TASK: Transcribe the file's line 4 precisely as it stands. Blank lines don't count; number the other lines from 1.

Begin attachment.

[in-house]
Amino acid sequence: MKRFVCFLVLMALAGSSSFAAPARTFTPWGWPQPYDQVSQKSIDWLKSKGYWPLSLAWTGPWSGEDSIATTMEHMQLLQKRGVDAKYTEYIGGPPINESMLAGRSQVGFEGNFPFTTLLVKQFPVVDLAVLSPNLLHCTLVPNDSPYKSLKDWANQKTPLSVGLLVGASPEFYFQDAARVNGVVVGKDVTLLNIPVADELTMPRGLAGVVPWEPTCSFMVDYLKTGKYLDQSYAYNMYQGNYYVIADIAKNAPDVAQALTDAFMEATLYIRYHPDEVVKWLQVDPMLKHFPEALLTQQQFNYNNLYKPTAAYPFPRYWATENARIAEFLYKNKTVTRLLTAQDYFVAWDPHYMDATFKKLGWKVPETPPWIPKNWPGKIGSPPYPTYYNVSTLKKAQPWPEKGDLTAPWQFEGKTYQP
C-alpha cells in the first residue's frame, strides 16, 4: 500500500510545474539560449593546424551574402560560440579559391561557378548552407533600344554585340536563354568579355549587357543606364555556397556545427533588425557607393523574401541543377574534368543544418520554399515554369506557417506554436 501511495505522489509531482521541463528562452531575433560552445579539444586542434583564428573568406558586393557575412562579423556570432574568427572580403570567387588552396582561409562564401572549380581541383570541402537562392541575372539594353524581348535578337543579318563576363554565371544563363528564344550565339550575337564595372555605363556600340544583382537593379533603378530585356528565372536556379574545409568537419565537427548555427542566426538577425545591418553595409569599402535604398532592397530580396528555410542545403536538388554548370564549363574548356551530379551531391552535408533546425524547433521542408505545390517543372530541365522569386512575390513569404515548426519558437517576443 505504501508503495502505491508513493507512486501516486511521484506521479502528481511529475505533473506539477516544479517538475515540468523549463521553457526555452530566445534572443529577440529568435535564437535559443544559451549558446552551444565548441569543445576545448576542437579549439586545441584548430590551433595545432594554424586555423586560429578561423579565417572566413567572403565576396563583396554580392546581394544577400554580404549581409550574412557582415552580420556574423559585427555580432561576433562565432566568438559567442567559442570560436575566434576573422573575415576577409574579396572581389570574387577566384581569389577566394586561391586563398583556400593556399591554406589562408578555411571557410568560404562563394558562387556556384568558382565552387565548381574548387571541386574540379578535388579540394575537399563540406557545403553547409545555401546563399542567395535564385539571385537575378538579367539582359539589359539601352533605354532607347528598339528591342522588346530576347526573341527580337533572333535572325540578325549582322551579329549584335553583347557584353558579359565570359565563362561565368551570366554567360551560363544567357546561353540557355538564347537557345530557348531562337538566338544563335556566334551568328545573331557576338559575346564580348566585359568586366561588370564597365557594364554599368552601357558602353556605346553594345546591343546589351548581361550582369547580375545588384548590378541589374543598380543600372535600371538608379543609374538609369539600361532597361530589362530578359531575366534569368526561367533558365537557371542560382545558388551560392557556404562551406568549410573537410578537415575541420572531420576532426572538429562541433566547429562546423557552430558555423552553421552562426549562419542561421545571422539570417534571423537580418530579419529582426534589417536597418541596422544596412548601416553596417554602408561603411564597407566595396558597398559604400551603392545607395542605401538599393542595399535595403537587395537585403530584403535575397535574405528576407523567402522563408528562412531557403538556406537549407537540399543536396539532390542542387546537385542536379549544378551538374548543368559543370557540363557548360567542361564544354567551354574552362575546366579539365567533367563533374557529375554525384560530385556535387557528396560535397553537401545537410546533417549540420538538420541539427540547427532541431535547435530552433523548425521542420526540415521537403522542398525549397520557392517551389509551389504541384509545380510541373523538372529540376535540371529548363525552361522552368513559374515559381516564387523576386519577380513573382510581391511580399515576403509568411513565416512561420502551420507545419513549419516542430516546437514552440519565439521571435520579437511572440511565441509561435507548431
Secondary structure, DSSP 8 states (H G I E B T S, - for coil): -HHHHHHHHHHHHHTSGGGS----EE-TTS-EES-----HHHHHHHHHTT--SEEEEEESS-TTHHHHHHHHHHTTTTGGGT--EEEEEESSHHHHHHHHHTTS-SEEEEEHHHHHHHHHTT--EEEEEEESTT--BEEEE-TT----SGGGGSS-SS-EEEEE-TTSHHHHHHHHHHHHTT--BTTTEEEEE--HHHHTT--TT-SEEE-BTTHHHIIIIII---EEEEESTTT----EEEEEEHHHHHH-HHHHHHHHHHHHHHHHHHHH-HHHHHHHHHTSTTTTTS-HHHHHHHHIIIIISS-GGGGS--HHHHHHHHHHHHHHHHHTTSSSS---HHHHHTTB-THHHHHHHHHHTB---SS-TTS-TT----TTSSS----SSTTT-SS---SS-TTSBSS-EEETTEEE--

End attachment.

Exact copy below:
Secondary structure, DSSP 8 states (H G I E B T S, - for coil): -HHHHHHHHHHHHHTSGGGS----EE-TTS-EES-----HHHHHHHHHTT--SEEEEEESS-TTHHHHHHHHHHTTTTGGGT--EEEEEESSHHHHHHHHHTTS-SEEEEEHHHHHHHHHTT--EEEEEEESTT--BEEEE-TT----SGGGGSS-SS-EEEEE-TTSHHHHHHHHHHHHTT--BTTTEEEEE--HHHHTT--TT-SEEE-BTTHHHIIIIII---EEEEESTTT----EEEEEEHHHHHH-HHHHHHHHHHHHHHHHHHHH-HHHHHHHHHTSTTTTTS-HHHHHHHHIIIIISS-GGGGS--HHHHHHHHHHHHHHHHHTTSSSS---HHHHHTTB-THHHHHHHHHHTB---SS-TTS-TT----TTSSS----SSTTT-SS---SS-TTSBSS-EEETTEEE--